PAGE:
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Breyer's Retirement may be spun to the conservatives advantage? WTF? Appeared in NY Times!

Not kidding, the NY Times featured this article from the National Review. The next step is cats marrying dogs.


Justice Breyer’s Retirement May Not Be All Bad News for Conservatives

By CHARLES C. W. COOKE, The National Review

January 26, 2022 1:21 PM


U.S. Supreme Court Chief Justice John G. Roberts and Associate Justices Stephen Breyer and Elena Kagan listen during then President Donald Trump’s first State of the Union address to a joint session of Congress on Capitol Hill in Washington D.C., January 30, 2018. (Win McNamee/Pool via Reuters)


The New York Times reports that Justice Breyer intends to retire from the Supreme Court at the end of this term. If President Biden can pick a nominee who is palatable to the 50 senators who caucus with his party, he will be able to replace Breyer fairly quickly. Despite the fact that this will mean swapping Breyer for a younger non-originalist justice (not great, Bob!), I can think of at least four reasons that this is better news for conservatives than it might at first seem.


Reason One: Breyer is a non-originalist who will be replaced by another non-originalist. It would, of course, be much better for America were Breyer to be replaced by an originalist, but his retirement will not substantially change the makeup of the Court, and, in all likelihood, it will make things marginally worse for the “living constitution” brigade. If, as seems likely, Biden chooses a bomb-throwing hack in the mold of Justice Sotomayor, he will end up further marginalizing the real talent within the “living constitution” wing, Elena Kagan, and creating more distance between her and her originalist (and originalist-adjacent) colleagues. As a practical matter, the non-originalists’ best tactic is to anchor its positions around Kagan in the hope that, from time to time, she can persuade Justices Roberts and Kavanaugh to agree to the narrowest available holding. Already, Sotomayor makes this difficult. Adding a second unmoored lunatic in Breyer’s place would make it more difficult still. Often, the progressive movement’s cynical approach toward the Constitution pays dividends. In our current 6-3 environment, however, it may not. The more space there is between John Roberts and the median progressive justice, the weaker the progressives become.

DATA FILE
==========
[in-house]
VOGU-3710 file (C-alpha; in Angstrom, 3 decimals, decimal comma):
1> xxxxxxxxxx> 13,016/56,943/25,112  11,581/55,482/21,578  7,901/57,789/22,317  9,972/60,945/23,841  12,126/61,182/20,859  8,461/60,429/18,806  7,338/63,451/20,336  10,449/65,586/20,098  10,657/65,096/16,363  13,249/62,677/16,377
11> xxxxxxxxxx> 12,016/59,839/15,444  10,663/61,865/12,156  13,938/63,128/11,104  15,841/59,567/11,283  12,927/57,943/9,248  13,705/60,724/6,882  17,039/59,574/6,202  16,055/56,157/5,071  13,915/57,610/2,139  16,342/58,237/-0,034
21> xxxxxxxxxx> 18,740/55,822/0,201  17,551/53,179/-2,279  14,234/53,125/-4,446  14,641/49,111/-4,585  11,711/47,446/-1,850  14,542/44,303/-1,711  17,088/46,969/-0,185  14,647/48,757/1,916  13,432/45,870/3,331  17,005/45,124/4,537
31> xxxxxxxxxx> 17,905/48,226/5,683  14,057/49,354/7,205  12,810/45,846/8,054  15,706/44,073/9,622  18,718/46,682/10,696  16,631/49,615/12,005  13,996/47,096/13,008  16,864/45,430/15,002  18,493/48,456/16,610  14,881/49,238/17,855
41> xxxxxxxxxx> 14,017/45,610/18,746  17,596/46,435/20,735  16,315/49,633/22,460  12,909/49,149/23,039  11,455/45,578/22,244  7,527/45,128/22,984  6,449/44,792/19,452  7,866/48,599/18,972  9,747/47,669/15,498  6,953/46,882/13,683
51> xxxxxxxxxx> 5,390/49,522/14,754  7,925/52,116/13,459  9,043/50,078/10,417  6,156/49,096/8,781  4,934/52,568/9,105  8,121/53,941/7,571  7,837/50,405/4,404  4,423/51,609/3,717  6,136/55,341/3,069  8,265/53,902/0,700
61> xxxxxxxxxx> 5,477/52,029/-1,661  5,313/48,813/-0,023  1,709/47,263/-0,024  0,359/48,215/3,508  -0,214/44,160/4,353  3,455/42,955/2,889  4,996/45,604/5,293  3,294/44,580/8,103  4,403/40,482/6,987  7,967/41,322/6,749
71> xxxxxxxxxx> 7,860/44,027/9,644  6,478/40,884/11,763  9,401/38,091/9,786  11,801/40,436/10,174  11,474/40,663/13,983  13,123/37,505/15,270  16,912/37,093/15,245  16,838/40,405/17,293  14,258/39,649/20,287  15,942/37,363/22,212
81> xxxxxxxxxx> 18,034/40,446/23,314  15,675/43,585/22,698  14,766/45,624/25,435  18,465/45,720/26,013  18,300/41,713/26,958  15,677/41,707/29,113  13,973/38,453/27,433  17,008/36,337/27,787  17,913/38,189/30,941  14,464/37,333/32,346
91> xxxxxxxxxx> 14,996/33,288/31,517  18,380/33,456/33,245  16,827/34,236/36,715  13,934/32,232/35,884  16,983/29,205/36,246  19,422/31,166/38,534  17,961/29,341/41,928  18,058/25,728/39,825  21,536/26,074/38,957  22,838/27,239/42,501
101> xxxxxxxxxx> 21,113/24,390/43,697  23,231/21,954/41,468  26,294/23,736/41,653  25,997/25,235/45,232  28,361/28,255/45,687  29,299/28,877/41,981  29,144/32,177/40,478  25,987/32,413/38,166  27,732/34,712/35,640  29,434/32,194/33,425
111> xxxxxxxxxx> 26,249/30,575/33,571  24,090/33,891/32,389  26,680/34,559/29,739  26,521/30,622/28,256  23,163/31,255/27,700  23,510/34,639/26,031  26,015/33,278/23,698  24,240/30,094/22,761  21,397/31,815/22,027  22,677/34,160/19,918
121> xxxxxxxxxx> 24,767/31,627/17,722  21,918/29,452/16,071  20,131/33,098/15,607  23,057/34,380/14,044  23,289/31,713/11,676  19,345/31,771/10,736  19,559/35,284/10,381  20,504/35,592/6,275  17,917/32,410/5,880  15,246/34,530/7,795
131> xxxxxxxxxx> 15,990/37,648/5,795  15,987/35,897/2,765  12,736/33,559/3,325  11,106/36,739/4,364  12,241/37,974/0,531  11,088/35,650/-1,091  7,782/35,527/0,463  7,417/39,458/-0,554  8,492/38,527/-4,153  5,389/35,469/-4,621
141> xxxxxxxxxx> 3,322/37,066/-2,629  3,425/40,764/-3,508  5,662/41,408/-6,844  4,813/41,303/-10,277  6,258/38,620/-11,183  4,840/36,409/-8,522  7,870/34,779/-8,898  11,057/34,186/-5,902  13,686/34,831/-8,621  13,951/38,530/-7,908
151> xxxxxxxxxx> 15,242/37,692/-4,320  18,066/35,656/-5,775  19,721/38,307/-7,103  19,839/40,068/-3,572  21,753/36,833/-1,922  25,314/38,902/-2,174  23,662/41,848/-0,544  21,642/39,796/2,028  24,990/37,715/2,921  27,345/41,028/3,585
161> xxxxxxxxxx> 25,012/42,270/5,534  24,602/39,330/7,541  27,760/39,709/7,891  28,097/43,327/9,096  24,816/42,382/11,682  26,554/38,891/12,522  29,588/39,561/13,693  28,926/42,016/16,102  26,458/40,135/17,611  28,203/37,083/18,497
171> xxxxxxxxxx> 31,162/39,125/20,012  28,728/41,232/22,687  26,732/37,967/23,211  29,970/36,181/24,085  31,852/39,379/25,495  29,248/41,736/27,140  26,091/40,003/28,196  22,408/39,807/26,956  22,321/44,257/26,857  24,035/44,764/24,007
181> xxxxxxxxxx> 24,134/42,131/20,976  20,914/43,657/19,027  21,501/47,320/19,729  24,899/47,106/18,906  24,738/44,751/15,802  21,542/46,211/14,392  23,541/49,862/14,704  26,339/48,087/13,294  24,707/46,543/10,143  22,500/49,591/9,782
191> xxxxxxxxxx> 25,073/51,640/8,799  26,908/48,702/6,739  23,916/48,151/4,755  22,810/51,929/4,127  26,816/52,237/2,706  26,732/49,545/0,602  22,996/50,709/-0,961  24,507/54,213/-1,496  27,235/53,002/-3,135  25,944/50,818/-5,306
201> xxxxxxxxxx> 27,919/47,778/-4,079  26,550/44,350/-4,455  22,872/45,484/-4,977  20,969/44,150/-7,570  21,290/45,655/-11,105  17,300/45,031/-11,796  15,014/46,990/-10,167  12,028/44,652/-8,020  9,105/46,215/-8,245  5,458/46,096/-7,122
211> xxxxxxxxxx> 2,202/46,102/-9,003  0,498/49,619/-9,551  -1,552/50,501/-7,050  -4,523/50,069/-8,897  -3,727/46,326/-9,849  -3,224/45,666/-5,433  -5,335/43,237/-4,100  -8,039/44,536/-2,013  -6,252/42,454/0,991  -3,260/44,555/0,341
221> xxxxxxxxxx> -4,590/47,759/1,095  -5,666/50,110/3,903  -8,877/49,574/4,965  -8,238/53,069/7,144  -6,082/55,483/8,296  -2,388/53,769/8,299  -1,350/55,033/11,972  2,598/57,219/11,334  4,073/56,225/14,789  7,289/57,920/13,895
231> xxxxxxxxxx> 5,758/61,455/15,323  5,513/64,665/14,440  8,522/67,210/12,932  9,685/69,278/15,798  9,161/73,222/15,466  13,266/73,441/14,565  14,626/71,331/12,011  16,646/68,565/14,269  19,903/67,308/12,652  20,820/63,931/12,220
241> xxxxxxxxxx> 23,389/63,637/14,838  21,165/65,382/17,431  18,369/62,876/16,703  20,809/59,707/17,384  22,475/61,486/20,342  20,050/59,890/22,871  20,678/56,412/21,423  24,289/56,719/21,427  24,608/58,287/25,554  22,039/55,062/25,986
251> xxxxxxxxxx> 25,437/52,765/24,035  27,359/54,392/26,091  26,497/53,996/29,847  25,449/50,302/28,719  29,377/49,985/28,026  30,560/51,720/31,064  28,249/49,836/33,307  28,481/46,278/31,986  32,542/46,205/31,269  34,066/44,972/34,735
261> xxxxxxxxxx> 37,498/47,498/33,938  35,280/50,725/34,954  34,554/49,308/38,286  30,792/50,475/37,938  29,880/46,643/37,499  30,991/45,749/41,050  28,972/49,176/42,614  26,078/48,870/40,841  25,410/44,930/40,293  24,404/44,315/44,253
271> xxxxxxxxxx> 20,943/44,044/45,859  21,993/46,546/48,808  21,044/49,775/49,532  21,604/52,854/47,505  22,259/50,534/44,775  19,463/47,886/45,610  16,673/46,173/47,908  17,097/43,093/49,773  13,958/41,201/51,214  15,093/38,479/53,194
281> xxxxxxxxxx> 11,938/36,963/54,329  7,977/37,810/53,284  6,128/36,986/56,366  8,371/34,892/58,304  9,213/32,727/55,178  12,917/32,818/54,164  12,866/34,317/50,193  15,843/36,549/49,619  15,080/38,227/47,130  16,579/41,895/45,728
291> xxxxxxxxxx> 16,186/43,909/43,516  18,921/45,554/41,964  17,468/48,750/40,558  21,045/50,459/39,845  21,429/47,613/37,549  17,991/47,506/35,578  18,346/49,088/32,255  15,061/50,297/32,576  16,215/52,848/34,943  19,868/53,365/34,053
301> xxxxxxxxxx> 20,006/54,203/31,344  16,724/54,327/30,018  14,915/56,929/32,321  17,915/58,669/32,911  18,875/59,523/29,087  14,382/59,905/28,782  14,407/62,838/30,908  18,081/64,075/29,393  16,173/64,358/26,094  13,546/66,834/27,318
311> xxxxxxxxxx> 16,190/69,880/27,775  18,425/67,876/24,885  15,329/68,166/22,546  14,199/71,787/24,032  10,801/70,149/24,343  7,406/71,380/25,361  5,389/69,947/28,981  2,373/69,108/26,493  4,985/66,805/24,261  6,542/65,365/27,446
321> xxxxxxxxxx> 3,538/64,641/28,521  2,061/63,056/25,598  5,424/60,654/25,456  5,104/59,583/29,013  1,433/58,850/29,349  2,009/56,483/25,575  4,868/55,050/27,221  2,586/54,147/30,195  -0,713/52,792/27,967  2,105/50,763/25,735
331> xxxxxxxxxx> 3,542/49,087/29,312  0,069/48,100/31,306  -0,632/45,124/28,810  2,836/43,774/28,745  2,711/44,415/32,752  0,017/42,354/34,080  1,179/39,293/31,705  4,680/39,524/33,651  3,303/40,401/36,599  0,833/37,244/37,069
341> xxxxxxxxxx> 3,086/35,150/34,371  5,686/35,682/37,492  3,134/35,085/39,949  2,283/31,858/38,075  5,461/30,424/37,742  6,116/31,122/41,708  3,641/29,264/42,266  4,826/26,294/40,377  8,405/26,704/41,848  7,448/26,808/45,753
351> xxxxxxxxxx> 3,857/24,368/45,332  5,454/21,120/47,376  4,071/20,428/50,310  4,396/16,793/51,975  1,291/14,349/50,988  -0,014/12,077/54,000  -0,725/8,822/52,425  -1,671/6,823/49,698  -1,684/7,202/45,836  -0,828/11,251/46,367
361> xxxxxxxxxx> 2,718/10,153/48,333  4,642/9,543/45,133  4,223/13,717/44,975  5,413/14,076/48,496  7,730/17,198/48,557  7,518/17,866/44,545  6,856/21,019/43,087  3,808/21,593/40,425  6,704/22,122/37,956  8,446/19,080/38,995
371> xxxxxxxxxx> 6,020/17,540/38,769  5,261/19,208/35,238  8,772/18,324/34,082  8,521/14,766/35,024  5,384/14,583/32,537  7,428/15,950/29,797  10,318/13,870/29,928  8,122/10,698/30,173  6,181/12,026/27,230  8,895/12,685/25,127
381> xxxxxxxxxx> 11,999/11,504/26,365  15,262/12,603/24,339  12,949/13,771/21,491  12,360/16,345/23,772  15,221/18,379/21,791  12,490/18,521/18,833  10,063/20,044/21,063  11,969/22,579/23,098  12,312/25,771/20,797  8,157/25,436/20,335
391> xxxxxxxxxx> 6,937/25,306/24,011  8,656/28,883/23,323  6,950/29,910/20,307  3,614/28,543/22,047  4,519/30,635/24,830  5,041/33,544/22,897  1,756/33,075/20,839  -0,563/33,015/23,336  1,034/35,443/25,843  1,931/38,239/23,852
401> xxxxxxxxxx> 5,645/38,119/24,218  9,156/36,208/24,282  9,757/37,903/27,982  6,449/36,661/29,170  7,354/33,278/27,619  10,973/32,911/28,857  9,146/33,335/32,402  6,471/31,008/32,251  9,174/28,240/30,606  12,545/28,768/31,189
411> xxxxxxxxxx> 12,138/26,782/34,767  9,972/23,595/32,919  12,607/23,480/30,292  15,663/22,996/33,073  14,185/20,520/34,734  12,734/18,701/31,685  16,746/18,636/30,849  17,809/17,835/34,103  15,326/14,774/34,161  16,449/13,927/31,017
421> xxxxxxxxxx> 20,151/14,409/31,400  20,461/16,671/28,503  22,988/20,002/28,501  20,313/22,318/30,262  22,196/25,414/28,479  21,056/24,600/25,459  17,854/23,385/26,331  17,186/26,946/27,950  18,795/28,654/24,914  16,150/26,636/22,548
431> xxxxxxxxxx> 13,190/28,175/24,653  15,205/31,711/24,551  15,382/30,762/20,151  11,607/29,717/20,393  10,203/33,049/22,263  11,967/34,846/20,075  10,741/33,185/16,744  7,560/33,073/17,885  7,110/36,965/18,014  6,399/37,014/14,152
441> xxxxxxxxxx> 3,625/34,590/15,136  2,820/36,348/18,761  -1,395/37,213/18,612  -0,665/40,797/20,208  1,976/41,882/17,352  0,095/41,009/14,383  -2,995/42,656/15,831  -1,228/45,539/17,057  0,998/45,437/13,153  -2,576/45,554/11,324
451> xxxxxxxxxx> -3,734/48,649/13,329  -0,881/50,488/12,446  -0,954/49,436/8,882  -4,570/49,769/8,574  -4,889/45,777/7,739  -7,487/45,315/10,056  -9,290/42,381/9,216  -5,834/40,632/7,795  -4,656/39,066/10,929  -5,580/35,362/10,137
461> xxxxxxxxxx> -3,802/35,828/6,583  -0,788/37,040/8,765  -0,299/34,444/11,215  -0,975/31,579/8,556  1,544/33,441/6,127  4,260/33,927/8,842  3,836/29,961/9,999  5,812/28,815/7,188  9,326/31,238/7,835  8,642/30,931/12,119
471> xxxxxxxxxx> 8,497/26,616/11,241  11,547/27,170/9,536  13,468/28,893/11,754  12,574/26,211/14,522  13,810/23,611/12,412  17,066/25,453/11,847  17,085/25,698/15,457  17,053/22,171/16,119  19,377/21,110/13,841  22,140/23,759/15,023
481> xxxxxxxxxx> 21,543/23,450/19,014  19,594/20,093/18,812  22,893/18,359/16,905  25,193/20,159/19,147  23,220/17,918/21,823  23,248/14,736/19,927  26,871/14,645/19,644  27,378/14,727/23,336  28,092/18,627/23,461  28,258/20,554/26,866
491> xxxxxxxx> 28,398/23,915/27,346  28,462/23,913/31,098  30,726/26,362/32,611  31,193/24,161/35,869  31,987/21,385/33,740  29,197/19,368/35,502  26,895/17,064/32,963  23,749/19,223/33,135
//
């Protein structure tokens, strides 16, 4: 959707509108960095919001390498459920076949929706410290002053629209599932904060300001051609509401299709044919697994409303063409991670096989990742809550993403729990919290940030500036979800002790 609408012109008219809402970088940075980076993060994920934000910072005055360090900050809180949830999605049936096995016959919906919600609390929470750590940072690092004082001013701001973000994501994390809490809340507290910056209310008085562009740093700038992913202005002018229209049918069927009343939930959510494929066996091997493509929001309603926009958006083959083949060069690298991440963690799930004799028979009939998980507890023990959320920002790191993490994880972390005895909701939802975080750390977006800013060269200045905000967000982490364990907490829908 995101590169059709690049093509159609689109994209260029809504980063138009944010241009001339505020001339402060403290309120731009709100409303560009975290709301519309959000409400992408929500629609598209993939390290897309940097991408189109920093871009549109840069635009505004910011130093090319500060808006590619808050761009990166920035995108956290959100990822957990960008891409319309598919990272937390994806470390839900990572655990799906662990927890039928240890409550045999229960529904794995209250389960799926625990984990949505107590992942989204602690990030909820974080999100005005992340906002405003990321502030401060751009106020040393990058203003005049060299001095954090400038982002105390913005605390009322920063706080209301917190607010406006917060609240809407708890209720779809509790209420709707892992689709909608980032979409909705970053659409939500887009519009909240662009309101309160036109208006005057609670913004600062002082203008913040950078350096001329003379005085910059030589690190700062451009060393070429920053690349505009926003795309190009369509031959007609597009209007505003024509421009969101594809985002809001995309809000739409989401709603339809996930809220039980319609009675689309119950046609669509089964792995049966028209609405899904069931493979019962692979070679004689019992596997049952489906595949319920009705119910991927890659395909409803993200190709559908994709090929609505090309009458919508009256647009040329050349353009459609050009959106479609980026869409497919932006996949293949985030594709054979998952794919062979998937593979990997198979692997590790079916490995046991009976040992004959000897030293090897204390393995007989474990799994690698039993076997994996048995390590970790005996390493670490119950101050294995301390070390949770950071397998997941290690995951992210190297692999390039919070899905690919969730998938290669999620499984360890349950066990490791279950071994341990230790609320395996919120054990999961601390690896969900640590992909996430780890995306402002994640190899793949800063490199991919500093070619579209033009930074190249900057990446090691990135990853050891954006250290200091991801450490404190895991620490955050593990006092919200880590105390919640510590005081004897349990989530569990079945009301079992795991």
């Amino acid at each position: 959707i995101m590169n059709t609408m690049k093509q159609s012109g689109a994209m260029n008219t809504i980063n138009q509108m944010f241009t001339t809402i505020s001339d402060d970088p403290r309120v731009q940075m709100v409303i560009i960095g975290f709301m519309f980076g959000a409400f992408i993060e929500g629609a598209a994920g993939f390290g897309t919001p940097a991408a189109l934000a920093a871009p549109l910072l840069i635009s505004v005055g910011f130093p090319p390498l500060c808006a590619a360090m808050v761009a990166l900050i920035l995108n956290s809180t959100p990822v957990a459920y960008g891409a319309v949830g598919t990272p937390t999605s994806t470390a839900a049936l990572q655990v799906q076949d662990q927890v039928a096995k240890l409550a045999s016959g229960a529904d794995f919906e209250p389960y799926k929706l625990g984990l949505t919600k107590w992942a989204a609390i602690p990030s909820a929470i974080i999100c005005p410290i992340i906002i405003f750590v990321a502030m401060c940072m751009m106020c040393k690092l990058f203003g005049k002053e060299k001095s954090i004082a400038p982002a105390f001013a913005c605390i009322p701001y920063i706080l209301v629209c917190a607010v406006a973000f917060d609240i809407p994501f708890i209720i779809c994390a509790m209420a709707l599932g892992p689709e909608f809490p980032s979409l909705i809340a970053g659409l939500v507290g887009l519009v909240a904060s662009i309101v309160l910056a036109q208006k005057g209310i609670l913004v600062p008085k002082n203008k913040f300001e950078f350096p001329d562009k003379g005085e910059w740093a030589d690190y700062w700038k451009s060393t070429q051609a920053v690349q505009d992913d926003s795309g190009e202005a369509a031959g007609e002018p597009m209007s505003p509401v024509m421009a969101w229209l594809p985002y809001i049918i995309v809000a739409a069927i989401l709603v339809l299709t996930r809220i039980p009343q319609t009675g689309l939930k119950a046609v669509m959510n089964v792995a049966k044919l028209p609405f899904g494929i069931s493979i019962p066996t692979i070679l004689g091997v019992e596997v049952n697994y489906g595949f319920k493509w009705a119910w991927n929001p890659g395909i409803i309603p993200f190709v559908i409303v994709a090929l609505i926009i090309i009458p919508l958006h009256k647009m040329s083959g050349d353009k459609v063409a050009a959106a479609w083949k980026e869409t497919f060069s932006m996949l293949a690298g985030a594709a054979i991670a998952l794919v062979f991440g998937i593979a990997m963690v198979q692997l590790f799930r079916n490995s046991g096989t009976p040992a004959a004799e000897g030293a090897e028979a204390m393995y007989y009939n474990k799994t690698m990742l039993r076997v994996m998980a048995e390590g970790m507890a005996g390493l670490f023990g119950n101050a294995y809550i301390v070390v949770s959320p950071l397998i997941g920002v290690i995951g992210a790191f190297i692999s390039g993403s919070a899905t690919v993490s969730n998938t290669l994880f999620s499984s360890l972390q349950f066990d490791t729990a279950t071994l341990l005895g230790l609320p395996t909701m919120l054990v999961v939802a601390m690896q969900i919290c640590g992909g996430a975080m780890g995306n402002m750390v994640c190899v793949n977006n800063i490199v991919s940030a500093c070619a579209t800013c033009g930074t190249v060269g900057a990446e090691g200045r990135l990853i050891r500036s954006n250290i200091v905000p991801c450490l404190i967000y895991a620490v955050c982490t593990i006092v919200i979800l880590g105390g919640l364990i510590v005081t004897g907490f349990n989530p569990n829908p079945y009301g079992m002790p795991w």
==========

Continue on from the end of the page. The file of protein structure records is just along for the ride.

Reason Two: Joe Manchin will probably end up voting for President Biden’s pick, but he will have to spend some political capital doing so. That is capital that he will not be able to spend supporting a pared down version of “Build Back Better,” or whatever else Biden can dream up before the midterms. Like Susan Collins, Manchin will be afforded some wiggle-room by his broad willingness to defer to presidential picks (he voted for Gorsuch and Kavanaugh), but he will not be afforded enough wiggle-room to do this and acquiesce to a reconciliation bill that is deeply unpopular in his state.


Reason Three: Republican voters tend to be more motivated by the makeup of the Supreme Court than Democratic voters. On balance, having a high-profile Supreme Court fight right before the 2022 midterms is likely to help Republicans in a number of the close Senate races they must win to win back the majority, pull the gavel away from Chuck Schumer, and control any subsequent nominations that arise while Joe Biden is president.


Reason Four: If, as seems possible, the Court overturns Roe v. Wade this summer, the vacancy created by Breyer’s retirement will force Democrats to channel their anger into the push to replace him instead of into some quixotic attempt to “pack” (read: destroy) the Supreme Court. It would be near impossible for a Democratic Party in possession of an unstable 51-50 Senate majority to hold hearings for a new justice while publicly proposing turning the Court into a legislature. The primary purpose of Supreme Court hearings is to convince the public — and the Senate — that the nominee in question is a respectable, qualified, disinterested professional who deserves an appointment for life. One cannot do that at the same time as one is advertising a naked power grab.

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